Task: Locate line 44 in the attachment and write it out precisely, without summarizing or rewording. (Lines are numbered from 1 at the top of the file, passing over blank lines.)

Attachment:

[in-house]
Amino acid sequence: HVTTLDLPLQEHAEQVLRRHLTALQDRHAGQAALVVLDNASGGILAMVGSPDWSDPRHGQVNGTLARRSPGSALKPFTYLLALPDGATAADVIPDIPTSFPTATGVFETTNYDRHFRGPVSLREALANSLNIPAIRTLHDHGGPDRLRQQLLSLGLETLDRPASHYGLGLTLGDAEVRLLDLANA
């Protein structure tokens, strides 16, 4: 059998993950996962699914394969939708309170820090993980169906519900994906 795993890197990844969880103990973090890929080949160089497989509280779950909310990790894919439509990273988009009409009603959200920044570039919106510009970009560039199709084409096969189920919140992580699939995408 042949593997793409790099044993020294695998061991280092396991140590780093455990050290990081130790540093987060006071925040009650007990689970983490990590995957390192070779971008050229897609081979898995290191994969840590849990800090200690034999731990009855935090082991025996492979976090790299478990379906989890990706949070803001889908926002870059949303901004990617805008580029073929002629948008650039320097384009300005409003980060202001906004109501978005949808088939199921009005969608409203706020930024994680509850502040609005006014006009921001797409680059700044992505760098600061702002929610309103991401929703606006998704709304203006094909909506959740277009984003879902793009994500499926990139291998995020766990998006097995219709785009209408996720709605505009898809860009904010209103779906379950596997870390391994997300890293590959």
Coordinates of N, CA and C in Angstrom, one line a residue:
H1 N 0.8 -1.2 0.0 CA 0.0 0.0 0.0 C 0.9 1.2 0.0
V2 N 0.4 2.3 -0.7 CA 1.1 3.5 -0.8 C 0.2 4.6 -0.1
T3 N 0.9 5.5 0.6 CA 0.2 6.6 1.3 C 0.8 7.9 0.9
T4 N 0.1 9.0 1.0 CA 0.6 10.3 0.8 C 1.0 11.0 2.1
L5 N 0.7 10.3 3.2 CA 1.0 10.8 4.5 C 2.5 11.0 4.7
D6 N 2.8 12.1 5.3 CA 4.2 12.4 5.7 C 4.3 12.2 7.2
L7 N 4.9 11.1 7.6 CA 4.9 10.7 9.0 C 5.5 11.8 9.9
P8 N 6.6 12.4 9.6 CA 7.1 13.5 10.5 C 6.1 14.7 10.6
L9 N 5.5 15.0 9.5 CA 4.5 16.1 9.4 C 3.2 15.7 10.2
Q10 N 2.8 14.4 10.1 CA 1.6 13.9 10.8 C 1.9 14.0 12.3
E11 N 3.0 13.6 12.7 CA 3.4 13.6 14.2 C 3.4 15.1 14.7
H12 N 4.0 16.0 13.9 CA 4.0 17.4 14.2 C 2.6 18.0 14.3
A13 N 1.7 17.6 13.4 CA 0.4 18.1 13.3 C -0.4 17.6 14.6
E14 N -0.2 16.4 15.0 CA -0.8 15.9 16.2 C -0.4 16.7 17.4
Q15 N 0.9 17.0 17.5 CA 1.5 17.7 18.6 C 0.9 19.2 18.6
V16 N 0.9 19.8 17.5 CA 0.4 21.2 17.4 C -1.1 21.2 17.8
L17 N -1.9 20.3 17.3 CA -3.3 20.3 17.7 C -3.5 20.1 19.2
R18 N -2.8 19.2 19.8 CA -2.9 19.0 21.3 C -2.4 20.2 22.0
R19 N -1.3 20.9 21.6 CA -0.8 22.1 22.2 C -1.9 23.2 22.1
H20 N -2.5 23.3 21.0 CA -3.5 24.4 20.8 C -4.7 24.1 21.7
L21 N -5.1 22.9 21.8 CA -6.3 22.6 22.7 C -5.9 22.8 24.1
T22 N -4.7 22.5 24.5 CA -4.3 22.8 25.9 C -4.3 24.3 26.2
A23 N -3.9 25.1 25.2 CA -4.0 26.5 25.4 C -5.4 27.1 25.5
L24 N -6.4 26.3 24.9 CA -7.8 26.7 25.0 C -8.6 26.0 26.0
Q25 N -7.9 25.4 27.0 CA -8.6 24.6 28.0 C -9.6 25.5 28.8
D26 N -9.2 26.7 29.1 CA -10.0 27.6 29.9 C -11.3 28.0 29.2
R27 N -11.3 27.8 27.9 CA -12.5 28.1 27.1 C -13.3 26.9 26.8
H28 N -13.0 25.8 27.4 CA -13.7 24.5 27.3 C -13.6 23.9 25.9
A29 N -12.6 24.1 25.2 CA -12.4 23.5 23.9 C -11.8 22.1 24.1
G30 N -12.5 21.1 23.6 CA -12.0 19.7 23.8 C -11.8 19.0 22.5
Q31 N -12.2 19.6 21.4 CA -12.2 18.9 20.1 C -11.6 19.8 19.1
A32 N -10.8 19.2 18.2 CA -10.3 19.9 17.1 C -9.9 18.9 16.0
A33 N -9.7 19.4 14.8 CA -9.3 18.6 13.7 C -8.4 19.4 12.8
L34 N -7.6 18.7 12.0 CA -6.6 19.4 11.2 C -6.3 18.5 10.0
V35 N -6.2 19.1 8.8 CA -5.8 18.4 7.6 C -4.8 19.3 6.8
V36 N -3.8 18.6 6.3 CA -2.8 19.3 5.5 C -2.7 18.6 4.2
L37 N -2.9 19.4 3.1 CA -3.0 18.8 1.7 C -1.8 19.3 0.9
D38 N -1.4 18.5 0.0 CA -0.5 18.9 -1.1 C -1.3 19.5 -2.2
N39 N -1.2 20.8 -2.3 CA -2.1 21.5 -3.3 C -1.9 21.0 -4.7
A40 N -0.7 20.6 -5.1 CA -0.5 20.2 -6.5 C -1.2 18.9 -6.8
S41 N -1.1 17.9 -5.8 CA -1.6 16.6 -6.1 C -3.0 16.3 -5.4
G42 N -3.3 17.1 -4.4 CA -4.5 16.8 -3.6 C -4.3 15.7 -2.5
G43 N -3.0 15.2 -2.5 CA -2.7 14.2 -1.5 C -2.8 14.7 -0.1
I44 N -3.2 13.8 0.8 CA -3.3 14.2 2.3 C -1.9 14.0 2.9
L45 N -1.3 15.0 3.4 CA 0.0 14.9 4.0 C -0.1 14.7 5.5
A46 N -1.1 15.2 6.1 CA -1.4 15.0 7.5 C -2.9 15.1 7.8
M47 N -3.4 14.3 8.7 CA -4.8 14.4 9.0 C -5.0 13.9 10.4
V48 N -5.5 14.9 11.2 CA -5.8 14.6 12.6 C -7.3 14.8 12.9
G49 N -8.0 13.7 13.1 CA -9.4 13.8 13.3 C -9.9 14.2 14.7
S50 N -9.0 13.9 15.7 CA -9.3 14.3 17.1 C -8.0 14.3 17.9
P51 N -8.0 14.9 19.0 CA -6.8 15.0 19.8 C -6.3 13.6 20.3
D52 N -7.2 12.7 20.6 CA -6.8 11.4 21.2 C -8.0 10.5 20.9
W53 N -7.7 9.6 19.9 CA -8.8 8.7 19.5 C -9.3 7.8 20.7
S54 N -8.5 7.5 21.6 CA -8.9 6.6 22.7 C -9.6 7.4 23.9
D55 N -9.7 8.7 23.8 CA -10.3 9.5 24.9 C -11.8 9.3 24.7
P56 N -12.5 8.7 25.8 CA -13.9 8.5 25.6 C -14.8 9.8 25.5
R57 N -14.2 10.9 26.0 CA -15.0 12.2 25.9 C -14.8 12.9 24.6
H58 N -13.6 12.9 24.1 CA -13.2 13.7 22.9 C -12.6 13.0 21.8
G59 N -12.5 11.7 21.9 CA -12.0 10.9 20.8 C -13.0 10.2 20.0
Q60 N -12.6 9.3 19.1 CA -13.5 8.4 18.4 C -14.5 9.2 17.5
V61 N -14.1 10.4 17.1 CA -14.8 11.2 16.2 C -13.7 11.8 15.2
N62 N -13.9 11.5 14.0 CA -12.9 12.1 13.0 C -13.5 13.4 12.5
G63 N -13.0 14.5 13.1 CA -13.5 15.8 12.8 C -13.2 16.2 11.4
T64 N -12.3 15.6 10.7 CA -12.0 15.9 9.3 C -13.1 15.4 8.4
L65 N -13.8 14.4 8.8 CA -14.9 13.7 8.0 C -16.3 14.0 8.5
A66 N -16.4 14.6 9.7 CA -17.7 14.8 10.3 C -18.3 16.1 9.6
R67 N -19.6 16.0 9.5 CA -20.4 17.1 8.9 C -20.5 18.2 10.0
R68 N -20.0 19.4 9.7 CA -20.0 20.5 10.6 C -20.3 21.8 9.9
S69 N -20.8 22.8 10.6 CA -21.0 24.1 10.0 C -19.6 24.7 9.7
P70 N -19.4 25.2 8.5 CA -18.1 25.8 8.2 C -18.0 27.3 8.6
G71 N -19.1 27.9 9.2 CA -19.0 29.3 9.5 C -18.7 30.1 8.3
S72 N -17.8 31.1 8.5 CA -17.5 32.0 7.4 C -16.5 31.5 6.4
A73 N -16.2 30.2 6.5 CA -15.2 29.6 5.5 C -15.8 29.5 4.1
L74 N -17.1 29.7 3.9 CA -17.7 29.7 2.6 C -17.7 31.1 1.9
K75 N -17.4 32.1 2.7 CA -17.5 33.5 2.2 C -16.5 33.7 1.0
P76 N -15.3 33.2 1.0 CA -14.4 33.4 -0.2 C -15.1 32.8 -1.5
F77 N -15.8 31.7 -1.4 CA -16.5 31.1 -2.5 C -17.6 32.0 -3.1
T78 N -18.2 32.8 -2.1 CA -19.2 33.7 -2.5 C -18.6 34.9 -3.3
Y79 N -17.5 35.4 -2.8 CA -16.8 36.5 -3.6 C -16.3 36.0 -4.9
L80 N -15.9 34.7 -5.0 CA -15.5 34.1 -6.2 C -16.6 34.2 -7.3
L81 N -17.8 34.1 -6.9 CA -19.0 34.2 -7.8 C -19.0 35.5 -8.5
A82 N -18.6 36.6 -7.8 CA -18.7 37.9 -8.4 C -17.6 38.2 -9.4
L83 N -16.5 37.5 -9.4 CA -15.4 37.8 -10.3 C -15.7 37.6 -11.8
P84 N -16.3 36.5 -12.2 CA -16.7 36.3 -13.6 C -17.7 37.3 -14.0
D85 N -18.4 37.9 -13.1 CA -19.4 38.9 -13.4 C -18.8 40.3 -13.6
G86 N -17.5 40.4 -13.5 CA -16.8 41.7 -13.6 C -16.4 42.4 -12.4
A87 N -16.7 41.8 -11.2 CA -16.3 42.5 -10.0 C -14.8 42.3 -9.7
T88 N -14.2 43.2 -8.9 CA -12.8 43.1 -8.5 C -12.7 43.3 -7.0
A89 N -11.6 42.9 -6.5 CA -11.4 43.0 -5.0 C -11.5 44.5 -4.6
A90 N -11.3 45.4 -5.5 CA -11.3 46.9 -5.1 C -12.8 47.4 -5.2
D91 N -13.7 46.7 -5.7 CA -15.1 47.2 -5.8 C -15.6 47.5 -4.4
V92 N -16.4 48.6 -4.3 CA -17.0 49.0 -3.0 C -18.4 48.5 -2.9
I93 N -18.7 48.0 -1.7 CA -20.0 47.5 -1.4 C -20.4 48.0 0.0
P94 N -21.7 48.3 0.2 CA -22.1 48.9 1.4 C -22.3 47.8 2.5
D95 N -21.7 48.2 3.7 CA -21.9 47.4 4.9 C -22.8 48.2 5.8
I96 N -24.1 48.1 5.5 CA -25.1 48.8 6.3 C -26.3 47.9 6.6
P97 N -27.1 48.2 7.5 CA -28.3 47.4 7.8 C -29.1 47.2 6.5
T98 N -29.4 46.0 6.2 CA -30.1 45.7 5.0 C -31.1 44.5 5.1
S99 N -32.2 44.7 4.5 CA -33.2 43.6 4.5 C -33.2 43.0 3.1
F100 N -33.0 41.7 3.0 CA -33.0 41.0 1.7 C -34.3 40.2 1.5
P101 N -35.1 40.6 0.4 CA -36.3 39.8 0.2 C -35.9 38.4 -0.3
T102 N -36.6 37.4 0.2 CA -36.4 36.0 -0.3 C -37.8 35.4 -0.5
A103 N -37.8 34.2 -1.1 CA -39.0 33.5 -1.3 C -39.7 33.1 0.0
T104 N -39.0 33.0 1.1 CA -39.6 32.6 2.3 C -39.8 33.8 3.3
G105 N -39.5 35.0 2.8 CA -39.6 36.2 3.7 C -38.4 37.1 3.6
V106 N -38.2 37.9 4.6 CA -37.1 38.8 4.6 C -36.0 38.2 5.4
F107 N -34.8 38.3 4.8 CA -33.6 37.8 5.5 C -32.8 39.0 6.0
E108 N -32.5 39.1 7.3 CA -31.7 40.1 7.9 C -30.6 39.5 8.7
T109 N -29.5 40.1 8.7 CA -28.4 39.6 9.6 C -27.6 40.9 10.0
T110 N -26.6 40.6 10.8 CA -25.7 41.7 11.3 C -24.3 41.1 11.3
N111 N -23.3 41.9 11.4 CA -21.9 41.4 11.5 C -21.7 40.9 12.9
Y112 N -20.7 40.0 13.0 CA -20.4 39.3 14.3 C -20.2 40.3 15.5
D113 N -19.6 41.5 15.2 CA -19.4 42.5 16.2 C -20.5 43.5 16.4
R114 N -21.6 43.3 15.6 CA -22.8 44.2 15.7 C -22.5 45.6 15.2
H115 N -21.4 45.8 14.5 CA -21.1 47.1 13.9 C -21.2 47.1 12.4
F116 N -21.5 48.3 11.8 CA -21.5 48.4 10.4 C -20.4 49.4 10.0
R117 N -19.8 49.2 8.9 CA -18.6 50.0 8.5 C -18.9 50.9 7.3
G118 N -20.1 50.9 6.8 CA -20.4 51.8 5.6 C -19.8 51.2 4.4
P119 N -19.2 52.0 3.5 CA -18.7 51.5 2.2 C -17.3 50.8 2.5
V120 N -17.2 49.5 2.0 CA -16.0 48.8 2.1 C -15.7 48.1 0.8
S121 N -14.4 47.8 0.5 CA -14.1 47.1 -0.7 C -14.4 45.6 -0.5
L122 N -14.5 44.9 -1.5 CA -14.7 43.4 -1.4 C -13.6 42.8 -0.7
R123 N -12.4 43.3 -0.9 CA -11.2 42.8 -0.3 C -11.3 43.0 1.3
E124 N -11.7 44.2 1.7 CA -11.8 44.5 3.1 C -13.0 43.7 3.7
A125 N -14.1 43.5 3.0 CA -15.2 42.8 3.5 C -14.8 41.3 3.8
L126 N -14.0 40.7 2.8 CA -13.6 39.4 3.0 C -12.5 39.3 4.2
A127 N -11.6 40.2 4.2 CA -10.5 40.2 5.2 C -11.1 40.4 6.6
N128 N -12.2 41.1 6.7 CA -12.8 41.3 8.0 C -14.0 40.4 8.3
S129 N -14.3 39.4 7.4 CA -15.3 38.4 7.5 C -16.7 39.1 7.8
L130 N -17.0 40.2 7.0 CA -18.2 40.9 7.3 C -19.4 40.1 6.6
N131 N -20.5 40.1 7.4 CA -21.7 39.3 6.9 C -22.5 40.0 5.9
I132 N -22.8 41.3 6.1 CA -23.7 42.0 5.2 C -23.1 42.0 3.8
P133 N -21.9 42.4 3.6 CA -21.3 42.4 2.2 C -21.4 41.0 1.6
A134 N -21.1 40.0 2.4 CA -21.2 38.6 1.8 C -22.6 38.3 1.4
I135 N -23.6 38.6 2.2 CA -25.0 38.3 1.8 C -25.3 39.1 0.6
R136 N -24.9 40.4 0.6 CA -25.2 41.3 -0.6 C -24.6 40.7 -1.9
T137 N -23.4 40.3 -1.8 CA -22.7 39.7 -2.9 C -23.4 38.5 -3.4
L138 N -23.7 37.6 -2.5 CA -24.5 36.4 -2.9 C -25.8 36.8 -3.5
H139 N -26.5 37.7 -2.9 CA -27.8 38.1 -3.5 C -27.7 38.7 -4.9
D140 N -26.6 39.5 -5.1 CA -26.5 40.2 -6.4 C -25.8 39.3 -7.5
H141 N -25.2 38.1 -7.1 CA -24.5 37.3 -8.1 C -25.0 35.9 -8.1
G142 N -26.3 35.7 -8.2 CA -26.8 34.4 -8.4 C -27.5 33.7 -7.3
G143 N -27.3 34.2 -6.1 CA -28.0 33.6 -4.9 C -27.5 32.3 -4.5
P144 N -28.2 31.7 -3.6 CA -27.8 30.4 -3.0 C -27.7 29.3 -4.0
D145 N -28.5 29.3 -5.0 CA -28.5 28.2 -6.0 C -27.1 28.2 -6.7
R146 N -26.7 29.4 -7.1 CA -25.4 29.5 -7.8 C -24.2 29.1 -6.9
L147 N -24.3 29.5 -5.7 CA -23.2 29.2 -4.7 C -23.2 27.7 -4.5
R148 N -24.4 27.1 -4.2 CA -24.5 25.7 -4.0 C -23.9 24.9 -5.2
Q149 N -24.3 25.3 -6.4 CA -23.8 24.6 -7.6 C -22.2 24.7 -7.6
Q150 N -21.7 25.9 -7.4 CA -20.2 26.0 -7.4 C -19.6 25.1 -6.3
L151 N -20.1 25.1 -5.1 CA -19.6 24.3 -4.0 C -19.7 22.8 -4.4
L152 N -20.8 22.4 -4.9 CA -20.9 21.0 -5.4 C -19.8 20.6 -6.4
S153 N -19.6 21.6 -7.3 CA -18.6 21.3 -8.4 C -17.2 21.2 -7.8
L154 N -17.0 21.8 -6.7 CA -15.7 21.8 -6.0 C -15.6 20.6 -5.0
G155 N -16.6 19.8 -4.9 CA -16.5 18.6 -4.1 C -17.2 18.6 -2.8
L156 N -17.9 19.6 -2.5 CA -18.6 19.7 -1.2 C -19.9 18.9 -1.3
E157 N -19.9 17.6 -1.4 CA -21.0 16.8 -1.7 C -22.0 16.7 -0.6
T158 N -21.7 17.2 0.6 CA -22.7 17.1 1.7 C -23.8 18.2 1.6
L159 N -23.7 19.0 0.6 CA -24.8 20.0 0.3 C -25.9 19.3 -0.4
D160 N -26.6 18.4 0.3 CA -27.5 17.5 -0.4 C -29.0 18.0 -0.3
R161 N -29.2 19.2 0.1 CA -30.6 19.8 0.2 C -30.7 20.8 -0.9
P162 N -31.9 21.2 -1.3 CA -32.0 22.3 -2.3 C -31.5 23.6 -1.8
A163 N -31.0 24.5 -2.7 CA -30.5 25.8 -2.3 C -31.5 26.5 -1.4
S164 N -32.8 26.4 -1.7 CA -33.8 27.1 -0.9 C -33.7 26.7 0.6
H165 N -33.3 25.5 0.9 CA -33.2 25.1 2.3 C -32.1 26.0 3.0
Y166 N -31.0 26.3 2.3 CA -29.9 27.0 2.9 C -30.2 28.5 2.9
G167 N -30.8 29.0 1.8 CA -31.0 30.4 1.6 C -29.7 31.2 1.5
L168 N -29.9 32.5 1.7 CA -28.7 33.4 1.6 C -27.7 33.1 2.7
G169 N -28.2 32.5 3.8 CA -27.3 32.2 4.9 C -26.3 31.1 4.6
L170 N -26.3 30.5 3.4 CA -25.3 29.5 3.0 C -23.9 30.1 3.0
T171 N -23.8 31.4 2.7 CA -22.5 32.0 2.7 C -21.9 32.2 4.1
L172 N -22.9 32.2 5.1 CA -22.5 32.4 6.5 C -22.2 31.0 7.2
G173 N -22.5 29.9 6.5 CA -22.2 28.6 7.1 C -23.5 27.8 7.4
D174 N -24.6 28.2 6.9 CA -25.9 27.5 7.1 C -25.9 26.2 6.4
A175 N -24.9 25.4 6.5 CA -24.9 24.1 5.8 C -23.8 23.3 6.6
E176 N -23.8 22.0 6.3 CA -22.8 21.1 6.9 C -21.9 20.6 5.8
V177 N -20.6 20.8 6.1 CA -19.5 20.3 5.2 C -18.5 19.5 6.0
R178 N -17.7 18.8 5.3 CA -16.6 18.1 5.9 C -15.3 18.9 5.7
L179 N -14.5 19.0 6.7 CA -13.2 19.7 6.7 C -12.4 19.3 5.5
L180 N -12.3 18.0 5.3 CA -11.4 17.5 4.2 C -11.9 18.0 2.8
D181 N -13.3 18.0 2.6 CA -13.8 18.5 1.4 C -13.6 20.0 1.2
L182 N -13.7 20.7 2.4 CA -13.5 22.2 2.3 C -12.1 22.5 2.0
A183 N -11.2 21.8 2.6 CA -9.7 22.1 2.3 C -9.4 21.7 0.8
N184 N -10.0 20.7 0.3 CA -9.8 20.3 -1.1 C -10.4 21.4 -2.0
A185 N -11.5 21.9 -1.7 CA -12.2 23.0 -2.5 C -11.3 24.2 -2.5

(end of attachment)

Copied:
A40 N -0.7 20.6 -5.1 CA -0.5 20.2 -6.5 C -1.2 18.9 -6.8